The Company Code governs the various ways companies are structured and how each structure operates.
In Belgium, businesses can be set up as:
- sole proprietorships (operated by natural persons acting on their own account), or
- legal entities (companies).
Every company has an independent existence. It is a legal entity and has its own assets. In principle, associates are not liable for its debts, although in the case of VAT and NSSO liabilities, there are exceptions.
This distinction between the assets of the company and those of the associates is the main advantage of undertaking an commercial venture as a company.
The professional card for foreign nationals is the permit authorising foreigners to work as self-employed professionals in Belgium
Company Legal Structures
The most common company structures are:
- the société anonyme (SA), a public limited company under Belgian law;
- the société privée à responsabilité limitée (SPRL), a private limited company under Belgian law; and
- the société coopérative (SC), a Belgian form of cooperative
Types of Activities and Related Regulations
Some professions are regulated, and certain conditions must therefore be fulfilled in order to practice in these areas.
All non-European foreigners wishing to operate as independent professionals on Belgian territory require a permit.
To succeed, a new business needs a sound commercial strategy and secure financing.
Some standard requirements to be completed when setting up a business are the same as when opening a branch.
One-Stop Business Shop
The process of setting up a business has been greatly simplified. Companies can now be set up in just three days by submitting e-filing via the e-window.
In specific, the notary can now electronically sign a copy (a certified true copy) of a deed of incorporation and submit it concurrently to the official databanks of the FPS Justice, the Crossroads Bank for Enterprises, and the Belgian Official Gazette. A few minutes later, the client's company number is ready. The notary then receives the client’s company number just a few minutes later.
Registering a Company
Just three steps in three days are all that’s needed to establish a company:
- Bank: the founder pays in the minimum capital; this takes one day;
- Notary: the founder engages a notary to prepare a deed of incorporation and electronic statutes and to obtain a business identification number; this takes another day;
- One-Stop Business Shop: the founder activates the identification number, a further day is required for this.
Registration with Social Security
Anyone who is self-employed must be affiliated with a social insurance fund for self-employed workers.
If you wish to receive health insurance and disability coverage as a self-employed worker, you must select and subscribe to a mutual insurance company.
To obtain a VAT number, you must file an application with the local VAT office in the region in which your company has been established.
To practice certain professions, you must hold the licence, certificate, permit, registration or approval applicable to the field.
‘Services Directive’ and ‘One-Stop Business Shop’
The ‘Services Directive’ is a piece of European legislation aimed at facilitating the existence of companies wishing to provide services in the European Union, either inside or outside their country of origin. The Directive establishes rules that apply to individuals wishing to set up a business or temporarily provide services in the EU/EEA (the twenty-six member states of the EU, Iceland, Lichtenstein and Norway). It requires member states to eliminate unnecessary bureaucracy, simplify the formalities imposed on businesses and make public administrations more efficient.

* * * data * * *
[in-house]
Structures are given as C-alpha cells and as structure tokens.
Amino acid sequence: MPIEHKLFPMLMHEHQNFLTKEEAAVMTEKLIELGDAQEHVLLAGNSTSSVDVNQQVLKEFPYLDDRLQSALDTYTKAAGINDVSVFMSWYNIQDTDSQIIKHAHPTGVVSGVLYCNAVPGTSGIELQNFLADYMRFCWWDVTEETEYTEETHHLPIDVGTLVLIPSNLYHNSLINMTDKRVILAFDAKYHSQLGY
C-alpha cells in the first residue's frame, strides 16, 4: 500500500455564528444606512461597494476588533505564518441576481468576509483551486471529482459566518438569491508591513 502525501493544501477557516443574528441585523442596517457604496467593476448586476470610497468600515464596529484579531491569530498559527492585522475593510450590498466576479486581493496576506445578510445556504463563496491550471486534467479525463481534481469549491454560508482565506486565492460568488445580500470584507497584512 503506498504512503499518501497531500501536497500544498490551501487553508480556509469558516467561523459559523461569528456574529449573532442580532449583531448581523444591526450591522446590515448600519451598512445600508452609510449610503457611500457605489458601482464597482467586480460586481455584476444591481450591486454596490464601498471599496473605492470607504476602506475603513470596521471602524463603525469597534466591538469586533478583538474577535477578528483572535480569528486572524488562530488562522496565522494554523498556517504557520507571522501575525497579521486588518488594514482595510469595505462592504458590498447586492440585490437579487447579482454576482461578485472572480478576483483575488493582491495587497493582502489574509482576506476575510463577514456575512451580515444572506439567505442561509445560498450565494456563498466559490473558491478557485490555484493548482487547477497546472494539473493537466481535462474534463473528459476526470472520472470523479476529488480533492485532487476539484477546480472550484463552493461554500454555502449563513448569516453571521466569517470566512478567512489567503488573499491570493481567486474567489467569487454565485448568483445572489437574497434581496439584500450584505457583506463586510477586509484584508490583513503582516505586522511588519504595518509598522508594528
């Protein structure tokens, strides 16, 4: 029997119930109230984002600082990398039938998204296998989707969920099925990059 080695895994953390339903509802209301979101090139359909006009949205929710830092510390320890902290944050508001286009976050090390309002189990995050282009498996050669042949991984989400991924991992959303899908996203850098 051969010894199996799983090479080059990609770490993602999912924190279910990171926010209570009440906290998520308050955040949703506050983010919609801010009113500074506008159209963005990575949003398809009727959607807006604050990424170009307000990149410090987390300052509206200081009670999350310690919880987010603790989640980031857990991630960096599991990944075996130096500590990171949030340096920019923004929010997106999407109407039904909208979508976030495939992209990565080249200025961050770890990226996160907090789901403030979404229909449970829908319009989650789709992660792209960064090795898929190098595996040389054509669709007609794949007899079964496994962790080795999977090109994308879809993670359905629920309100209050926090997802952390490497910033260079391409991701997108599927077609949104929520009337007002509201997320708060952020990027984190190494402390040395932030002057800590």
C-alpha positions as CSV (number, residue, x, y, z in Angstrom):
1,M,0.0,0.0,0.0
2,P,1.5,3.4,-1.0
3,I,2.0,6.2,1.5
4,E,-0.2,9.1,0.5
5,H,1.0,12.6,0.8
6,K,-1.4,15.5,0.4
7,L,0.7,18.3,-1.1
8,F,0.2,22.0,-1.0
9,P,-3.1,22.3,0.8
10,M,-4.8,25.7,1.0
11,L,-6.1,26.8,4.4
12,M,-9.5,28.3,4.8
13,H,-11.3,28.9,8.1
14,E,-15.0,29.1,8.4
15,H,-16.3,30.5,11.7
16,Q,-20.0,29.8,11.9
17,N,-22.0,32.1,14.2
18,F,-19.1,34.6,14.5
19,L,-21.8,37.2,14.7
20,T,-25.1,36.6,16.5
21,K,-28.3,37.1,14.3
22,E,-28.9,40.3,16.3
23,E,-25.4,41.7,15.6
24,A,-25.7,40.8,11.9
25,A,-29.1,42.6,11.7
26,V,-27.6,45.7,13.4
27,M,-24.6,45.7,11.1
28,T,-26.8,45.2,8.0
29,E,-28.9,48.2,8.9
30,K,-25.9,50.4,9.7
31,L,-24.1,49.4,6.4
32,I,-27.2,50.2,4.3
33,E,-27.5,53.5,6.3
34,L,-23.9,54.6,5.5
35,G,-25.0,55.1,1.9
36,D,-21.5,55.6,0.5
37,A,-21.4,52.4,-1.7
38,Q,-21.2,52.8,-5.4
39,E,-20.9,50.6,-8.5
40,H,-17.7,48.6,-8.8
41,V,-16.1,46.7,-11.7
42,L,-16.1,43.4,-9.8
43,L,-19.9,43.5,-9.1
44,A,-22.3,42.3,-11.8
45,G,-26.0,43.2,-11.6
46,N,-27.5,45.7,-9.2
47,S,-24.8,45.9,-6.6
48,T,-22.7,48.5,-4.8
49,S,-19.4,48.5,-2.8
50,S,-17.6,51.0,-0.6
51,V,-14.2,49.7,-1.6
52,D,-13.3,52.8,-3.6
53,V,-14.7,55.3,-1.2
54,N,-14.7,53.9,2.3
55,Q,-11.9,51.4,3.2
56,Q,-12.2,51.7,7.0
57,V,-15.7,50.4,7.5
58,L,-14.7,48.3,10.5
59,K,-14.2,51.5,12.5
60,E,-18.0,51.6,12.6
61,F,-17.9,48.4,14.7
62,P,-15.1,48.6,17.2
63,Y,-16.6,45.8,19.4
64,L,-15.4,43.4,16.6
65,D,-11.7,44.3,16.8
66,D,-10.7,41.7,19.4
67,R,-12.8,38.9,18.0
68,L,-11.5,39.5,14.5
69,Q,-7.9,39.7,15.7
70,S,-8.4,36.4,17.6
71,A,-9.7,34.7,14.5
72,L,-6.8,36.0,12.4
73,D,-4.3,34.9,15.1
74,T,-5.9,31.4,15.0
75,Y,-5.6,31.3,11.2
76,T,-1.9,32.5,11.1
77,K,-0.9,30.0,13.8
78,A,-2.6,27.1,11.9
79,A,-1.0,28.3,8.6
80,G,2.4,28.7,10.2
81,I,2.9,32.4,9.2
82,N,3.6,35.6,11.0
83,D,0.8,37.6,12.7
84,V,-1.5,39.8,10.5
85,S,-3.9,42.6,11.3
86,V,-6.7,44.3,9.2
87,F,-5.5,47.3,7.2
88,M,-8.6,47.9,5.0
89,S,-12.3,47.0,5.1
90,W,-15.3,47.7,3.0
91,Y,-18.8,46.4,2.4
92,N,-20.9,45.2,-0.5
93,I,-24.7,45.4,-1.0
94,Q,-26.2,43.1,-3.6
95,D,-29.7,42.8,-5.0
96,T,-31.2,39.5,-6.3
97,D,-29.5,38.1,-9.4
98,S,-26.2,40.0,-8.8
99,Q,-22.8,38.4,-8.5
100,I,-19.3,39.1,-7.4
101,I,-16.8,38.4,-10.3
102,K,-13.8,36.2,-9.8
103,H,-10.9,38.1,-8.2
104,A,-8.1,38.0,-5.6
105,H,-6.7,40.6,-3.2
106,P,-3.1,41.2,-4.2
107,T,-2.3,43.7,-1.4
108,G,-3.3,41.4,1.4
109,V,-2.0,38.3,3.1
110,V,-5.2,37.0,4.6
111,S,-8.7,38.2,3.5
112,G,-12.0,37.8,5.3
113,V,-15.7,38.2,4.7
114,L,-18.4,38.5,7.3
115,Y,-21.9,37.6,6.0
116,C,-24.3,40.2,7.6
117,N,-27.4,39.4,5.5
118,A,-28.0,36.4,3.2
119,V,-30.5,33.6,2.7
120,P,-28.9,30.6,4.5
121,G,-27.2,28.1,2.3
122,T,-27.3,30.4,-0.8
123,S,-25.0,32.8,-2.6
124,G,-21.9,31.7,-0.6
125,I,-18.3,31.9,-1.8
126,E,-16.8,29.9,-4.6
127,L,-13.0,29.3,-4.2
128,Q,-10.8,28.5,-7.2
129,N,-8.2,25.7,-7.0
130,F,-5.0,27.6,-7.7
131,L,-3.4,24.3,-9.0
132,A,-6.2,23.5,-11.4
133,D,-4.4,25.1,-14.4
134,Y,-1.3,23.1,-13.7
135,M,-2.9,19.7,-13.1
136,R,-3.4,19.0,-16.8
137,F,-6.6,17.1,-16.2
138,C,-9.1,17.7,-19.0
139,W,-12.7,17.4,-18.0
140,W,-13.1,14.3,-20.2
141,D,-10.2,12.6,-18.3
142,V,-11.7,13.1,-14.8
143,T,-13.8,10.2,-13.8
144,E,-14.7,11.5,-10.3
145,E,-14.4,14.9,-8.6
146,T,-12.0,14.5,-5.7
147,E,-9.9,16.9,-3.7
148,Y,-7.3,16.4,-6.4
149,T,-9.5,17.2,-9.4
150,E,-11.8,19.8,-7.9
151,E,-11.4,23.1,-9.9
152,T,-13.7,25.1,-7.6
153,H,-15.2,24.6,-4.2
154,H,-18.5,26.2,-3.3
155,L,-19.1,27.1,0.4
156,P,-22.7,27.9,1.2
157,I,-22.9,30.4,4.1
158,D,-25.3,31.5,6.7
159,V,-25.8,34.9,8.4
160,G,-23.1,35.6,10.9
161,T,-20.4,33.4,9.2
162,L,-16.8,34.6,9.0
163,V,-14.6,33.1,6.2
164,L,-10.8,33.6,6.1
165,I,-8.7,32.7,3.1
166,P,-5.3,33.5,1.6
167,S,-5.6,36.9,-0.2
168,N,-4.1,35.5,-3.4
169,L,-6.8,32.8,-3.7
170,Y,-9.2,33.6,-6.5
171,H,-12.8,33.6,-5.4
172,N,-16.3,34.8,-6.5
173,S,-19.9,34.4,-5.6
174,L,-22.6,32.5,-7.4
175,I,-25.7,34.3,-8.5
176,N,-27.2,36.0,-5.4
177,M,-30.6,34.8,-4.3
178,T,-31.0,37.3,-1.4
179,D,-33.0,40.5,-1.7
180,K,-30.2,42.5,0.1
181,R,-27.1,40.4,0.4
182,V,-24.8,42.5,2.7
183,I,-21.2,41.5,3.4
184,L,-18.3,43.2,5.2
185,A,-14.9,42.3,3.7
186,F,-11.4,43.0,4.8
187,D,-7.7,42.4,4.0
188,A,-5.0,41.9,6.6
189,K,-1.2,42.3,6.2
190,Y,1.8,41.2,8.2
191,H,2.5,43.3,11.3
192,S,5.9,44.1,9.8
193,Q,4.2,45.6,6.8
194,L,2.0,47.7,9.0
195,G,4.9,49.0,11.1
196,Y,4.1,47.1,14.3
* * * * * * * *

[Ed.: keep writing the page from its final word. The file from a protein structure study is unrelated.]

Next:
To implement the Directive, each member is obliged to create ‘one-stop business shops’, online administrative portals that help businesses to complete their administrative procedures online. One-stop business shops provide detailed information about all administrative issues relating to the establishment or expansion of a service-provision business in a given country by replying, for example, to the following questions:
- Which permits, licences or notifications have to be obtained before starting a business (in my own or another country)?
- What are the procedures that have to be completed if I wish to temporarily provide services abroad?
- What do I have to do to apply for a licence? Which is the competent body?
- Are their licence fees? What are the corresponding waiting and/or processing periods?
- Which decrees and laws apply to the sector in which I will be operating?
- What do I have to do if I wish, for example, to open a restaurant or shop, or if I wish to offer travel agent services in another country without starting a business there?
- Which service should I contact for personal advice and further information?
Thanks to the one-stop business shops, it is no longer necessary to contact each public authority separately! The one-stop shops enable you to find all the information that you require and to submit online applications to the competent body through a single points of contact. All the administrative procedures can be completed online by means of the one-stop business shop. You only have to contact the appropriate one-stop shop in the country where you wish to conduct your activities.
All one stop-shops are associated with the EUGO network: a central website provides ready access to all one-stop shops in Europe. Of course, the services that they offer are not in any way compulsory. You can always directly contact the competent authorities.
The Walloon authorities have assembled all the information required by starting business operators on their SME Start-up website.
The Flemish authorities have assembled all the information required by starting business operators on their Enterprise Flanders web site.